The July 14 Business article “Why quinoa hasn’t taken over the world” championed large-scale agriculture as one solution to the scarcity of quinoa supply, and it told of the pitiable case of consumers in the developed world who want their Andean culinary fix but must suffer through fluctuating prices and little guarantee of future stocks.
The article grasped the concept of scarcity but failed to take the logical next step in considering economics in a globalized world. It noted the rising standard of living enjoyed by small-scale quinoa farmers in Bolivia, but the effects of price fluctuation on non-farming Andean households were neglected. If restaurants catering to the middle class are feeling the squeeze, the impact on some of the world’s most economically vulnerable people must be drastically amplified. Suggesting larger-scale farming as a solution doesn’t consider another local relationship: the cultural significance of quinoa to traditional Andean communities.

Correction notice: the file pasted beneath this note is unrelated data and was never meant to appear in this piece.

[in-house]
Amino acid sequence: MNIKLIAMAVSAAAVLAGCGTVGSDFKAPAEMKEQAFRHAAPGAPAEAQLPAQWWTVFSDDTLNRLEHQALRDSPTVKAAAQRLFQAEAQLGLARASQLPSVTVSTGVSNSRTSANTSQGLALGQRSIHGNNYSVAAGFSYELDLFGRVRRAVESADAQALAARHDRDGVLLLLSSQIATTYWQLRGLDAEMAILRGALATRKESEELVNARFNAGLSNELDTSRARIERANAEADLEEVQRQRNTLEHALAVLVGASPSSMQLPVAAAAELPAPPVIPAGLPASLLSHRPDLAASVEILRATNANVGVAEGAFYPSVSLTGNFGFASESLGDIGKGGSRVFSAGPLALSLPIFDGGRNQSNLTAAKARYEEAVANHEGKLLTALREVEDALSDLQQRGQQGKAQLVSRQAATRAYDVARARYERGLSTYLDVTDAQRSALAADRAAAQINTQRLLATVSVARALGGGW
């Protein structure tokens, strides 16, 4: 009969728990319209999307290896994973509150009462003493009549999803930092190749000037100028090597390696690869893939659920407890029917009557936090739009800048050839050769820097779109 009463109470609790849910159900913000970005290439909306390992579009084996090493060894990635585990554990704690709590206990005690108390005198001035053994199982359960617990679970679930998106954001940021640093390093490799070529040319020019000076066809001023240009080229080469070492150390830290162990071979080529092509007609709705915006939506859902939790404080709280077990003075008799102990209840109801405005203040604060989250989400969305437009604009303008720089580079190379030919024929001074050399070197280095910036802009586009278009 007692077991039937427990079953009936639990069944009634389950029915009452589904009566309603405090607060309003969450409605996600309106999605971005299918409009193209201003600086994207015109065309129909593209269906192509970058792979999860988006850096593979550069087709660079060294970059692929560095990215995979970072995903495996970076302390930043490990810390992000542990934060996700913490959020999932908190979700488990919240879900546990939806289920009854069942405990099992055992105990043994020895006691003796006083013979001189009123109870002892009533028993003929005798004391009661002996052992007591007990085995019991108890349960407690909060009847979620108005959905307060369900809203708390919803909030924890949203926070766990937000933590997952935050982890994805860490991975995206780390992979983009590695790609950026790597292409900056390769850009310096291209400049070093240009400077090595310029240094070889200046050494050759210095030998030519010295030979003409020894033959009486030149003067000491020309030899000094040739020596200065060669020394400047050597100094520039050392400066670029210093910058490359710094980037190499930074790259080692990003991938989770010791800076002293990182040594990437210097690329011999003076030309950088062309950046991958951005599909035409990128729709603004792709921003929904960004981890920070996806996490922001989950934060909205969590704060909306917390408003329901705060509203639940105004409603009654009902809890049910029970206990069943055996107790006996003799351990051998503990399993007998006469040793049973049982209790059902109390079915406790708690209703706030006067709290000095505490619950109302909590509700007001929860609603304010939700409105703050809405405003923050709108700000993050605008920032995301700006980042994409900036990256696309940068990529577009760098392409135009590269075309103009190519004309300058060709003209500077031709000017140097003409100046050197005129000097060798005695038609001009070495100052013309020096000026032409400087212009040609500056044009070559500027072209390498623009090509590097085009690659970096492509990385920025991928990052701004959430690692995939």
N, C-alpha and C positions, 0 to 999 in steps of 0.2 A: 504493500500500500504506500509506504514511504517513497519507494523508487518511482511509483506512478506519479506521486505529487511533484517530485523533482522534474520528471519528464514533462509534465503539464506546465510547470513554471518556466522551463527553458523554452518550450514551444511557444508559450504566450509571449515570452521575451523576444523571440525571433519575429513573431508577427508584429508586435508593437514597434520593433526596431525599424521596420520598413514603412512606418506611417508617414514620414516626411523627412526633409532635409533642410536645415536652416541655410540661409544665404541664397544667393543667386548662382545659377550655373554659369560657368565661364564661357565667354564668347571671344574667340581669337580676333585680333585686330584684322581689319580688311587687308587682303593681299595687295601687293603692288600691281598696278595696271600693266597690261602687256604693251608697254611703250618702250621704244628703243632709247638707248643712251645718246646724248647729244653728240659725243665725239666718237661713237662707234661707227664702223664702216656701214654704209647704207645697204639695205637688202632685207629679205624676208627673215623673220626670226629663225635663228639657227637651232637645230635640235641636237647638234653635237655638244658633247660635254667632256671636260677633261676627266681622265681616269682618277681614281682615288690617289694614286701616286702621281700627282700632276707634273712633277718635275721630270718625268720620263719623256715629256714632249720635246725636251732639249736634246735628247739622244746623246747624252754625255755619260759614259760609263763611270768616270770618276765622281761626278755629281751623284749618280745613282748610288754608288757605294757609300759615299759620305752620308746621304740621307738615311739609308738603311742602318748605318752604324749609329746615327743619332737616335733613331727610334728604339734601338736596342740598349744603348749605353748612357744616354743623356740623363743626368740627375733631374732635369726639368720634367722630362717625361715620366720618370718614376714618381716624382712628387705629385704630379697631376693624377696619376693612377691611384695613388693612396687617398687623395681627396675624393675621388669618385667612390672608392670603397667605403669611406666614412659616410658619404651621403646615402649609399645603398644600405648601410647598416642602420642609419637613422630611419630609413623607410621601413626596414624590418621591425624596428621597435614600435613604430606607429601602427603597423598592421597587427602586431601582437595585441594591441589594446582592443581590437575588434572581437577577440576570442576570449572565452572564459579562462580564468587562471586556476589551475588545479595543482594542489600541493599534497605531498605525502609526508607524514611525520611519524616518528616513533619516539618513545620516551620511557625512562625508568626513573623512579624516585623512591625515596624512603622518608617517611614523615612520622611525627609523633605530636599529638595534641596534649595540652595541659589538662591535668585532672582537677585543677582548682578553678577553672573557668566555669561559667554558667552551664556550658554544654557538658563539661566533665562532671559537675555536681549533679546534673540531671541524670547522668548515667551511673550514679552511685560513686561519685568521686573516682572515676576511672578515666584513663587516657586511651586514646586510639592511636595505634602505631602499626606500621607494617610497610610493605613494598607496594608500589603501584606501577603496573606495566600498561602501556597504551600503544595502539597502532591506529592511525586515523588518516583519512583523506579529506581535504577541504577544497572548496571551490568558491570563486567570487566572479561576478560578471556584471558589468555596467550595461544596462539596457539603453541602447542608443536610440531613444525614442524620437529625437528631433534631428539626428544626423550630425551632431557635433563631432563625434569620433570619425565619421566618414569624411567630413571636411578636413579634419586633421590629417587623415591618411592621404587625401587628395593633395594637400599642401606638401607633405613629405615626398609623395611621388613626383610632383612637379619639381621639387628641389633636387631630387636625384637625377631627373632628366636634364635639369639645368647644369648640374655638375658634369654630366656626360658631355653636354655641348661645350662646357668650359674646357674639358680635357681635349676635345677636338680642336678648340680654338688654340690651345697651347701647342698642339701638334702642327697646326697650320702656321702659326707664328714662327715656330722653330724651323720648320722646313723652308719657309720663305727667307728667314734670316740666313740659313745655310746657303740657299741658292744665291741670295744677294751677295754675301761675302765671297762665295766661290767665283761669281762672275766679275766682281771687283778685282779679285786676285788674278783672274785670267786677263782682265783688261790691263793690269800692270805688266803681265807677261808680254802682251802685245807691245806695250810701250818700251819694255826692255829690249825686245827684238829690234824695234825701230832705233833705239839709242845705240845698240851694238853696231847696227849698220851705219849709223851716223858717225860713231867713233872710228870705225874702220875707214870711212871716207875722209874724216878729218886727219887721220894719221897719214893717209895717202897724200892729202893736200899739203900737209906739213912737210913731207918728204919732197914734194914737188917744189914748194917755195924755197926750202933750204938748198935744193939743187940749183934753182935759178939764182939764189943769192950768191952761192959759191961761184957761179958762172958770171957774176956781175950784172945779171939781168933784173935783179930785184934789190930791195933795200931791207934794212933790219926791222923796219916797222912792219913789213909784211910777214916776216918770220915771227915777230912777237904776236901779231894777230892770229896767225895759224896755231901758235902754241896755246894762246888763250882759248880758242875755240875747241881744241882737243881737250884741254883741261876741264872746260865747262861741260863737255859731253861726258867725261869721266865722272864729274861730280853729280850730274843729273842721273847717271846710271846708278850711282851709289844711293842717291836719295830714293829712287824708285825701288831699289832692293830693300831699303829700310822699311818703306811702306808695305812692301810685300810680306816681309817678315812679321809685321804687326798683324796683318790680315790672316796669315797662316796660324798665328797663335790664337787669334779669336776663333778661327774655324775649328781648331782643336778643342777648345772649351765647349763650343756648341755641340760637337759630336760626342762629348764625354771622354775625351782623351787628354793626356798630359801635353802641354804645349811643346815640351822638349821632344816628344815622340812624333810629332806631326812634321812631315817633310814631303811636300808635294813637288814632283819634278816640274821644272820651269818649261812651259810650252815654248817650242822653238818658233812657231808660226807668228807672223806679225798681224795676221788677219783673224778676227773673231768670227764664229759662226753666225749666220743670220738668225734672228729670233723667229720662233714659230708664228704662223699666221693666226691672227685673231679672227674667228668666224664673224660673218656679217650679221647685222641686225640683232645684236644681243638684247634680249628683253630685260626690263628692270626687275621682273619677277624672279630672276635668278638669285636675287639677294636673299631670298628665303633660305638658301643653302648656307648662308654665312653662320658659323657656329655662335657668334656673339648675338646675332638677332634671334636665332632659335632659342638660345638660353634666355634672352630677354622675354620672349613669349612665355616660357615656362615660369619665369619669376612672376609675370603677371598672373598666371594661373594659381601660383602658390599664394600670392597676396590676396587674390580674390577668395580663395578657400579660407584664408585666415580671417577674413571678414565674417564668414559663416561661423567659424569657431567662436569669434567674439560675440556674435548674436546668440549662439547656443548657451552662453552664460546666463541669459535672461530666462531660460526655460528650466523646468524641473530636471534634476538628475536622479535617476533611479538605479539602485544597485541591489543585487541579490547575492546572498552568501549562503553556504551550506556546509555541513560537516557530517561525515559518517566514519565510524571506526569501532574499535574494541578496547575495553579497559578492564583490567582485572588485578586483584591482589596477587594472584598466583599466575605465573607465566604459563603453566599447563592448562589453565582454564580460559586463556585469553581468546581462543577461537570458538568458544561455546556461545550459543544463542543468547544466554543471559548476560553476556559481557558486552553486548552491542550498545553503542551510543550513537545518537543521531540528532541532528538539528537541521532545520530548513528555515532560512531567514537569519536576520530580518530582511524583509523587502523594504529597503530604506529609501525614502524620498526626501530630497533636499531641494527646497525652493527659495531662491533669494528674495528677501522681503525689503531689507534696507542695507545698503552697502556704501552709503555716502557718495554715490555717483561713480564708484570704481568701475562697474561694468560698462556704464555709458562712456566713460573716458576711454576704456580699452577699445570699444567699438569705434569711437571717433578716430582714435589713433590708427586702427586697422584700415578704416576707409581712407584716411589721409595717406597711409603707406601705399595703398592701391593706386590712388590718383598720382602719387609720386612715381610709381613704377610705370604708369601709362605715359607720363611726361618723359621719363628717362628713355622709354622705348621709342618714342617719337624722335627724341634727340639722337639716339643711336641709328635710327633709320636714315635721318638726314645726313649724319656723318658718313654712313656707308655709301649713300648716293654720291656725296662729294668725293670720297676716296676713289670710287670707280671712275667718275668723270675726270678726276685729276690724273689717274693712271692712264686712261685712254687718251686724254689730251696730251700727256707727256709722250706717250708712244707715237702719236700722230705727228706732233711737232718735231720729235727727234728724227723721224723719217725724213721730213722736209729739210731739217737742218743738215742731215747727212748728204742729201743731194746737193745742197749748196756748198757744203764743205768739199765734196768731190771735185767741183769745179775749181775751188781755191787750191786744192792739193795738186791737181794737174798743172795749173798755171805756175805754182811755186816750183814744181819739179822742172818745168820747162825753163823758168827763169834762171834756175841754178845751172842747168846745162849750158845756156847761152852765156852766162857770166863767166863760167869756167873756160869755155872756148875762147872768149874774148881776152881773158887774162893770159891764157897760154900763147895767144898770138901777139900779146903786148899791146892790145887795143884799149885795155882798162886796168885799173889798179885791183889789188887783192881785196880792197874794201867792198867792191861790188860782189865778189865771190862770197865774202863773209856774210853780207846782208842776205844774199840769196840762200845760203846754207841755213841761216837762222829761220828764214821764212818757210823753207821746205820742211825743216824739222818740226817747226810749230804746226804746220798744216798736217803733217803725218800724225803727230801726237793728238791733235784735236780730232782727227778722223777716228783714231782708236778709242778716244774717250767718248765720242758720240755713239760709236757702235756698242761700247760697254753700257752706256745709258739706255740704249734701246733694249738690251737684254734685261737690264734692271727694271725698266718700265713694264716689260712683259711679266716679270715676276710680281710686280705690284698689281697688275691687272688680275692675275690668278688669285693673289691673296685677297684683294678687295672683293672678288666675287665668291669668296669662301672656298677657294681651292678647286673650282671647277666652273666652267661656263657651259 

Discussions of global agriculture are incomplete without a comprehensive understanding of the effects on communities at all scales — both local supply and global demand.
Caroline Kamm, Washington